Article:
The kind of wood used when smoking also affects the final outcome. Each wood offers a different flavor profile, burning temperature, or additional preservative effects. Regional differences also change what the most popular forms of smoking are. For example, a unique melding of flavors brought on by cold smoking is prized in Europe. However, in the United States, the strong smokey flavor of hot smoking is generally preferred. Overall, curing is a hugely transformative process that allows for long-term storage while imparting unique flavors.

History of Cured Meats

Curing itself is an ancient practice done to utilize an animal’s otherwise undesirable parts or preserve meat for long periods. The first concrete evidence for cured meats is in records of hams from the ancient Chinese city Jinhau around 770 – 470 CE. However, cured meats have been enjoyed from the age of Roman emperors to monasteries of Irish monks. Most likely, curing developed in more temperate climates where neither the dry heat of the sun nor the cold chill of the wind could be relied upon to dry or freeze food for preservation. For example, in wetter, less temperate areas of the British Isles, European Continent, and North America, smoking replaced fire-powered drying methods of preservation. This has led to the development of a myriad of different cured meats, enjoyed across the world.

Mexico and the American Southwest developed carne seco. The Italian and Swiss Alps still prepare bresaola and Bündnerfleisch made from beef or game, similar to the traditional Spanish cecina. In the Middle East, they enjoy basturma, a spiced and wind-dried beef. Basturma eventually evolved into Romanian pastrami and eventually migrated to New York delis in the late 1800s. In the ways of fish, the Mediterranean coast boasts various types of salted and sun-dried fish and roe, such as Sicilian mullet bottarga. The Pacific Northwest also has “squaw candy,” a candied salmon jerky.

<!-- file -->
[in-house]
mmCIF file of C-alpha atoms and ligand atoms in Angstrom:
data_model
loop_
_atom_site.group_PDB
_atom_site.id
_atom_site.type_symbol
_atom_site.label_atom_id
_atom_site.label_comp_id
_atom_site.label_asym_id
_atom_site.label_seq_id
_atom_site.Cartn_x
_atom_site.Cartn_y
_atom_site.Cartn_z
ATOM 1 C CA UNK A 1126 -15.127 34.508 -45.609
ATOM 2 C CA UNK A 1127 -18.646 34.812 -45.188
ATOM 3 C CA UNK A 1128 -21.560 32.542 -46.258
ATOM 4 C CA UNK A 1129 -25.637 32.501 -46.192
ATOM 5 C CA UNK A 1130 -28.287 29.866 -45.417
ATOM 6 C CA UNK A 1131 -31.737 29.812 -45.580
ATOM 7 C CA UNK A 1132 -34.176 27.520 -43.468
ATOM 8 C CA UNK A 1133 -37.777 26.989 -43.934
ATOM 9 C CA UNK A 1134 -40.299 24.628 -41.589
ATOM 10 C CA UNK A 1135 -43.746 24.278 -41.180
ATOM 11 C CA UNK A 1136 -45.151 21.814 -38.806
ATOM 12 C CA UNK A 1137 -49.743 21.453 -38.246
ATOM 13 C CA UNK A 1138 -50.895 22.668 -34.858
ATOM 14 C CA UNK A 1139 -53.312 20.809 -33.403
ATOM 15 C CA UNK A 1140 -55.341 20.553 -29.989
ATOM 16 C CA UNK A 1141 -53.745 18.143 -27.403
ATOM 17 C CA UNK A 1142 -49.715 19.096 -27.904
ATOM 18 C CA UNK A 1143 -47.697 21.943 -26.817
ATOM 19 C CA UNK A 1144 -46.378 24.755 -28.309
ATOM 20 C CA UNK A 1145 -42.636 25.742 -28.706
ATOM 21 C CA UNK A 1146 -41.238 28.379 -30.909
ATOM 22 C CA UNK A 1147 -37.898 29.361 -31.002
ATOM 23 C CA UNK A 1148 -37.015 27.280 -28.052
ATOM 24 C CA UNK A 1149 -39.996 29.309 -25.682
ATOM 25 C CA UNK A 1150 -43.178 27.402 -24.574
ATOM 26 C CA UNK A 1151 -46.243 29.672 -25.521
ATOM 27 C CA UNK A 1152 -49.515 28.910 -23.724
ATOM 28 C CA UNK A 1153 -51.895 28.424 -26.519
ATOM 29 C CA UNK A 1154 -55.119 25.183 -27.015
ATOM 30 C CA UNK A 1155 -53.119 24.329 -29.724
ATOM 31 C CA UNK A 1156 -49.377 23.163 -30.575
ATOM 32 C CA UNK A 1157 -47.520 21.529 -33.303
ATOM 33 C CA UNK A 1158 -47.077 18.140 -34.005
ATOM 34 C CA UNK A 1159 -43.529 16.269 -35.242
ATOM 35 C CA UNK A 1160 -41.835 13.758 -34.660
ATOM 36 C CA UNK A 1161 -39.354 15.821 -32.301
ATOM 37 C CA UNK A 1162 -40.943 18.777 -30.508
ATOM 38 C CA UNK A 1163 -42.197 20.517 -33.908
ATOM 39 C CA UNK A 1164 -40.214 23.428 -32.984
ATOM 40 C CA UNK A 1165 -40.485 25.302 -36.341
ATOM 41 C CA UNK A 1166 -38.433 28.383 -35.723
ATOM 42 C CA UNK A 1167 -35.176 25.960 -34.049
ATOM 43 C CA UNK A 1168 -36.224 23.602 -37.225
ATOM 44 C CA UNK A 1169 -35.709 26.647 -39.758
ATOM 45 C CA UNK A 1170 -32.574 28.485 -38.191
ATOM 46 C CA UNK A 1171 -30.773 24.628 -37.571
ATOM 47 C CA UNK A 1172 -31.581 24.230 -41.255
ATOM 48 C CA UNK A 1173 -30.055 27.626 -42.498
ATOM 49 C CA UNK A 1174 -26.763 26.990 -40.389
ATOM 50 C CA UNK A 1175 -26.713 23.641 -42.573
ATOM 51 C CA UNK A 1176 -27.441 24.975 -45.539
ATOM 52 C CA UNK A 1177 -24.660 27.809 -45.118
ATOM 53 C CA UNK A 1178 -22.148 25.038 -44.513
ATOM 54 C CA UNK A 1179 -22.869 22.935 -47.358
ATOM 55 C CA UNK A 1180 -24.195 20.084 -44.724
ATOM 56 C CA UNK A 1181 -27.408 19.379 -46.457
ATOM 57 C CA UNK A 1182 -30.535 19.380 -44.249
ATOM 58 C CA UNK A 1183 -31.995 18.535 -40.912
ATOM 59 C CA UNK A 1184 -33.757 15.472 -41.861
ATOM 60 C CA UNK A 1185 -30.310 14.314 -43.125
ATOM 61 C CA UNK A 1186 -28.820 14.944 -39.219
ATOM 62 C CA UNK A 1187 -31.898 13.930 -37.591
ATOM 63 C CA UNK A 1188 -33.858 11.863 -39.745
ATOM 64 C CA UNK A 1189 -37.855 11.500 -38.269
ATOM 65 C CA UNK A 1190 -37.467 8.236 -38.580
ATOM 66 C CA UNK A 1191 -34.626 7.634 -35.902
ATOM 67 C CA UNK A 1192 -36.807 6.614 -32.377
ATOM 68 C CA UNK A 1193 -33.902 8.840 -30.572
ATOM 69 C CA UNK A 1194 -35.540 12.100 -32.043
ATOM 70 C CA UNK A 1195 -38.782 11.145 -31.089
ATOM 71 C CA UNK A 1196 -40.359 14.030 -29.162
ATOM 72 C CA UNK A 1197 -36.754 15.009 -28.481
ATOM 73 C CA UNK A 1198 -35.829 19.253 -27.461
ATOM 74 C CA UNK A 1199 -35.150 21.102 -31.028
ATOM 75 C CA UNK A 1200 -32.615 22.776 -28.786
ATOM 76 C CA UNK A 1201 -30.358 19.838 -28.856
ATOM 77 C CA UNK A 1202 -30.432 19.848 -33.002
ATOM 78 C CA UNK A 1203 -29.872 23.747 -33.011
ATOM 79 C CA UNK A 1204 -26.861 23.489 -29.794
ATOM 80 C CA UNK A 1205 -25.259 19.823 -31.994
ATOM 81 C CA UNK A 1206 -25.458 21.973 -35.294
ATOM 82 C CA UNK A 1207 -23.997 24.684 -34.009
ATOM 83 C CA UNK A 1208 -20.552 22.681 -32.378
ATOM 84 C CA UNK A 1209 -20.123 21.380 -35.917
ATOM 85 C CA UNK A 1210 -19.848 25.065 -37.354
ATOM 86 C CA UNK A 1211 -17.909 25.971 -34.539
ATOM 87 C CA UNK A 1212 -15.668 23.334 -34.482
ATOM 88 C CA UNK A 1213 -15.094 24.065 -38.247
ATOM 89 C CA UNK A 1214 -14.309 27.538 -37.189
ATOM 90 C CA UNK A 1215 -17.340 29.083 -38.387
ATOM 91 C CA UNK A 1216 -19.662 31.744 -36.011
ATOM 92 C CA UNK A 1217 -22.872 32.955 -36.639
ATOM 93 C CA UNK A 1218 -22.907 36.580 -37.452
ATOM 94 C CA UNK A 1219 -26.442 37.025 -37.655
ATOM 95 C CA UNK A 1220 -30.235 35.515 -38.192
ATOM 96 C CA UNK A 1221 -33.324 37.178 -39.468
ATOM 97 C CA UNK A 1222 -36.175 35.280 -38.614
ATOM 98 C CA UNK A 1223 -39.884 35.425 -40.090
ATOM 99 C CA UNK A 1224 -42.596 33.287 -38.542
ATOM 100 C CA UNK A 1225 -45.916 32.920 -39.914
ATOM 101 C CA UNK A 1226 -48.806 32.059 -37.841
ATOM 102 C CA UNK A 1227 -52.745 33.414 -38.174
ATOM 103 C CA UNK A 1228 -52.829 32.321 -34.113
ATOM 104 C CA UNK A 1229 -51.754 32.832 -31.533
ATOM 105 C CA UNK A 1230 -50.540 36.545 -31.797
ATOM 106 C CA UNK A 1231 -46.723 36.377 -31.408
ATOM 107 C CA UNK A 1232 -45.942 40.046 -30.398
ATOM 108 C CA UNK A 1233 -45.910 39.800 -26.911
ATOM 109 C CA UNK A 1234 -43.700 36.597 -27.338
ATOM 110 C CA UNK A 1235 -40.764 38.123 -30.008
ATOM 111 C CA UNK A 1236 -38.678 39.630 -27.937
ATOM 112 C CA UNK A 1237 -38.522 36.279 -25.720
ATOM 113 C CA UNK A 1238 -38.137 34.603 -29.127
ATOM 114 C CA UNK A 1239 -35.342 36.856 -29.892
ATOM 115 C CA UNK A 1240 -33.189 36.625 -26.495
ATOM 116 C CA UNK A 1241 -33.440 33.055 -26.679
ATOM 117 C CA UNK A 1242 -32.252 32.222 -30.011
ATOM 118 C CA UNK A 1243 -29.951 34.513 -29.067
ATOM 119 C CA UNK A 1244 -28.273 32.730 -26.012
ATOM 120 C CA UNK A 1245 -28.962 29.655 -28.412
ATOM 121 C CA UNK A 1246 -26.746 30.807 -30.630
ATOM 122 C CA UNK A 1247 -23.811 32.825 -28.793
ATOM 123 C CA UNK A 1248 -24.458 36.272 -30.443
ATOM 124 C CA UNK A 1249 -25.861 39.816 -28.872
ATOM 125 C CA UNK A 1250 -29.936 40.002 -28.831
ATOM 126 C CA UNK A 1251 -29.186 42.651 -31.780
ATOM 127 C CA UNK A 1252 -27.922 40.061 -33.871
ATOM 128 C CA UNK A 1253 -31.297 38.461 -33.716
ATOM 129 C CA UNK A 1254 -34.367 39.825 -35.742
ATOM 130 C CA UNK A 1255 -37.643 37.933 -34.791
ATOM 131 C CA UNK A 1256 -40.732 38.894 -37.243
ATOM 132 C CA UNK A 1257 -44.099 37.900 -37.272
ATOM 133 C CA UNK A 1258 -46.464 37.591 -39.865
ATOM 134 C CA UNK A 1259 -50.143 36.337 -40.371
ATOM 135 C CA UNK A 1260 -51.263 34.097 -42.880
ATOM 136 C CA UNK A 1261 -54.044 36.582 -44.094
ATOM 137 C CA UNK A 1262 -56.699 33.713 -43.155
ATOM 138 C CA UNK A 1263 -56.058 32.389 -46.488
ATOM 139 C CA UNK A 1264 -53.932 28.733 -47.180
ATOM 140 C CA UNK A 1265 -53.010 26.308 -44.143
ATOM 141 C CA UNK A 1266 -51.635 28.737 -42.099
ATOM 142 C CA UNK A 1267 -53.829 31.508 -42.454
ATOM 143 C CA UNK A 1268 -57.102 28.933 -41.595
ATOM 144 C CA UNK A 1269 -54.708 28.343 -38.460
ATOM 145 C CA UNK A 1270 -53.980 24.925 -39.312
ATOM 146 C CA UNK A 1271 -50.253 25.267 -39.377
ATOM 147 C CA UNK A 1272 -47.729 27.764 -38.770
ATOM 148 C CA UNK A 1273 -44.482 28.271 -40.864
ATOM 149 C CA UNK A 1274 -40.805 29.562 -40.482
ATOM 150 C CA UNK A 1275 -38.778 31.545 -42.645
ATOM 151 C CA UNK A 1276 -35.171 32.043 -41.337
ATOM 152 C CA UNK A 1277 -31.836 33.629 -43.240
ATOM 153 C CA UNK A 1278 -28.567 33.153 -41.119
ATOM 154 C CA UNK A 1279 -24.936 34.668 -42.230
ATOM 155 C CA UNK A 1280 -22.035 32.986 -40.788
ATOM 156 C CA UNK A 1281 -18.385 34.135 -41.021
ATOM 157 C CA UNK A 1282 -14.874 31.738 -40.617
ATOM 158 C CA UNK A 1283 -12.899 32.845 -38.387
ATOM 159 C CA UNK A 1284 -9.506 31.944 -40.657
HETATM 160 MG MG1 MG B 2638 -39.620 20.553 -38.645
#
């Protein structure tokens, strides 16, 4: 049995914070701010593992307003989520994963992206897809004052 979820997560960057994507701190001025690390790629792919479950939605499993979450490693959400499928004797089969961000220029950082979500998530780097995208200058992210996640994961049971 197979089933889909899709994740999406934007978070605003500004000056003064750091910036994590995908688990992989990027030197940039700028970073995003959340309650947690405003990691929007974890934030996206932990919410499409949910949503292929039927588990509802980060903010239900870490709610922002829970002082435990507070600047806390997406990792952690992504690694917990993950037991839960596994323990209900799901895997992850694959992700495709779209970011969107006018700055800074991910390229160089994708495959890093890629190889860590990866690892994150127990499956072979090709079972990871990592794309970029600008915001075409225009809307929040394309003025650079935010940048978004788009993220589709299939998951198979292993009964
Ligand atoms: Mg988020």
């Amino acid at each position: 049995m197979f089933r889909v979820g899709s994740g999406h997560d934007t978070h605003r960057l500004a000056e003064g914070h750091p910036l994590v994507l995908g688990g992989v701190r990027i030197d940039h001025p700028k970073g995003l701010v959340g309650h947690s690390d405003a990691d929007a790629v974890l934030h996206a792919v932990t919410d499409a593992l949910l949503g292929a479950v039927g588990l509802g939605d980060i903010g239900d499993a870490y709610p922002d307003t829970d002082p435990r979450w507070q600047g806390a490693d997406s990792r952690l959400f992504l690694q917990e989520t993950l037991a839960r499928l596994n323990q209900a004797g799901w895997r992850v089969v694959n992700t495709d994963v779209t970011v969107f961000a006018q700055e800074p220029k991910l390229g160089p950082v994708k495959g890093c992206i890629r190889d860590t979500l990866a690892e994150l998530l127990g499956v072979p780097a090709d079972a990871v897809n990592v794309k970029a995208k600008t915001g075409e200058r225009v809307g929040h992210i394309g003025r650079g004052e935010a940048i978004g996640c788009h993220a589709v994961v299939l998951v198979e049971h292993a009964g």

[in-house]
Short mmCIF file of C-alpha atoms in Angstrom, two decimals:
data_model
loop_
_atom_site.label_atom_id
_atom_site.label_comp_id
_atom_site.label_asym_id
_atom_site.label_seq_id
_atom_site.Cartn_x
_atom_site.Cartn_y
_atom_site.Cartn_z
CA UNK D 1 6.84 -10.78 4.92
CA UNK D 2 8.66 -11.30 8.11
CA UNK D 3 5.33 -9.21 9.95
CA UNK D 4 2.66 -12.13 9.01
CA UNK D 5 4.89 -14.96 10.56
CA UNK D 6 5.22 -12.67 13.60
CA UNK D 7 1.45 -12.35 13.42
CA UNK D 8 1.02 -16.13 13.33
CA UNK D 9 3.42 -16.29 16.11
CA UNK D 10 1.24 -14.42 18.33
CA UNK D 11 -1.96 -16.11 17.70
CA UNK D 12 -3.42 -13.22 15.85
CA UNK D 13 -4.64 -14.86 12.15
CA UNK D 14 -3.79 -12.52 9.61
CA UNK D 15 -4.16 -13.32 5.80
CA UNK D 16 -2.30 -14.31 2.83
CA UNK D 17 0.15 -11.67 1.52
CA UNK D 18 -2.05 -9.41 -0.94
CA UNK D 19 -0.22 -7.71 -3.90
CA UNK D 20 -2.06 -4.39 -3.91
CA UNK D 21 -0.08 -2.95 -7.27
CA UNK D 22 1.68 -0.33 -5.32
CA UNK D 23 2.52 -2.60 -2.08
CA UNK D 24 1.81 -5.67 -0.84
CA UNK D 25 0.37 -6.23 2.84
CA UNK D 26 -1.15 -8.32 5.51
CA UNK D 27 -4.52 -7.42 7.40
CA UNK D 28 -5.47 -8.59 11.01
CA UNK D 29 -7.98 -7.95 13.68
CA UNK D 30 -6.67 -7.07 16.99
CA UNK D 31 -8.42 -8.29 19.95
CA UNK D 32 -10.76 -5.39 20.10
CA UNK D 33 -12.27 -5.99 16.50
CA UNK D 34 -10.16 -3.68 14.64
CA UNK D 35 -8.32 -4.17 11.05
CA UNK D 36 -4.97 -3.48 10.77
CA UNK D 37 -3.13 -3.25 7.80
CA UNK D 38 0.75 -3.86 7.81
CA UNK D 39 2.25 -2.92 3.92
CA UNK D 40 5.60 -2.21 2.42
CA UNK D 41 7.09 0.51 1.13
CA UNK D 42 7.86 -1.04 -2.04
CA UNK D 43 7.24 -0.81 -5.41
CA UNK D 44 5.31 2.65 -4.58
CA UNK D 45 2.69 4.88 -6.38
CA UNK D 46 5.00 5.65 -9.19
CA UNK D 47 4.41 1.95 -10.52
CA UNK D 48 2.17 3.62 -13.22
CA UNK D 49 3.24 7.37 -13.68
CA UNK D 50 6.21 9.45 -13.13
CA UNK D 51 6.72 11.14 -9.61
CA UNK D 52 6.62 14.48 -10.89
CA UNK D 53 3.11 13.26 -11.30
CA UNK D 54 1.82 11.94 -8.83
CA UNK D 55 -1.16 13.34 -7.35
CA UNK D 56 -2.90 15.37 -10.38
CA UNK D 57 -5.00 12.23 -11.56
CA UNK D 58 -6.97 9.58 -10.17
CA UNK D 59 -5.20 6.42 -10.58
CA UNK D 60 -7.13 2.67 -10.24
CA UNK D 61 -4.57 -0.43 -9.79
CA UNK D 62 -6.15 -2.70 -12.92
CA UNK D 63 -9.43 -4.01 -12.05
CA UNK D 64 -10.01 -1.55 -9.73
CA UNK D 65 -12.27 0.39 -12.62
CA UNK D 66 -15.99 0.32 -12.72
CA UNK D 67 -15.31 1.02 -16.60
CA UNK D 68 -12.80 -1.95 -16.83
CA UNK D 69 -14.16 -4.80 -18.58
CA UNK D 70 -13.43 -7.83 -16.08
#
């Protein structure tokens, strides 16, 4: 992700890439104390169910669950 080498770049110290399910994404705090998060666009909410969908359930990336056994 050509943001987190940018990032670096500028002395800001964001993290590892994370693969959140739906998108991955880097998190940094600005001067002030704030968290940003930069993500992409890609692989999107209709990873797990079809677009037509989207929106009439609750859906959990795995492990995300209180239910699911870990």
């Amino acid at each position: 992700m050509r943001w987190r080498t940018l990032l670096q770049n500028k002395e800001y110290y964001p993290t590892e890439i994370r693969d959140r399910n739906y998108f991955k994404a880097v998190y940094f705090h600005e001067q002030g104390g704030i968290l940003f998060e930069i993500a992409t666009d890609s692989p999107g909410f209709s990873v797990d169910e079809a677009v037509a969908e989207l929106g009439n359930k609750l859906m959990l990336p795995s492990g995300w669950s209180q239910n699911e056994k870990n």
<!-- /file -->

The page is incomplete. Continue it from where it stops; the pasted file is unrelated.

Aside from its preservative benefits, curing and smoking offer transformative effects on the flavor and texture of meat. This can include moisture retention, firmer texture, an even distribution of seasoning, and increased depth of flavor. Today, the myriad applications of curing can be found in anything from rustic delis to fine charcuterie. It has grown from a necessity for survival to a culinary art form and celebration of culture.

Sources:

https://www.jstor.org/stable/10.1525/gfc.2001.1.1.78?searchText=history%20of%20cured%20meat&searchUri=%2Faction%2FdoBasicSearch%3FQuery%3Dhistory%2Bof%2Bcured%2Bmeat%26so%3Drel&ab_segments=0%2Fbasic_search_gsv2%2Fcontrol&refreqid=fastly-default%3A063c136ae3f5ae1e2c4defebef98005f

https://www.scienceofcooking.com/what-is-curing.html

https://earthwormexpress.com/salt-salz-sul-%E7%9B%90-yan-sol-%CE%B1%CE%BB%CE%B1%CF%83-usawoti-%D9%85%D9%84%D8%AD-letsoai-sel-sal-%D9%86%D9%85%DA%A9-muoi-%E9%B9%BD-sout-%E5%A1%A9-shio-%EC%86%8C/the-salt-of-the-earth-unravelling-its-chemical-composition/#evt10

https://earthwormexpress.com/about-meat-curing/were-met-in-antiquity-cured-with-plants/

https://www.atsdr.cdc.gov/csem/nitrate-nitrite/what_are.html

https://www.atsdr.cdc.gov/csem/nitrate-nitrite/where_are.html#:~:text=Microbial%20action%20in%20soil%20or,in%20groundwater%20and%20surface%20waters.

About the Contributor
Aston Parish
Aston Parish, Staff Reporter
Aston is a senior at Arlington Tech and a level three Culinary: Baking and Pastry student. Fascinated by the intertwining between food and culture, he is hoping to major in food studies. He is always interested in trying new things anytime, such as with food, games, or books. Then he attempts to convince his friends to try them too, often met with much exasperation.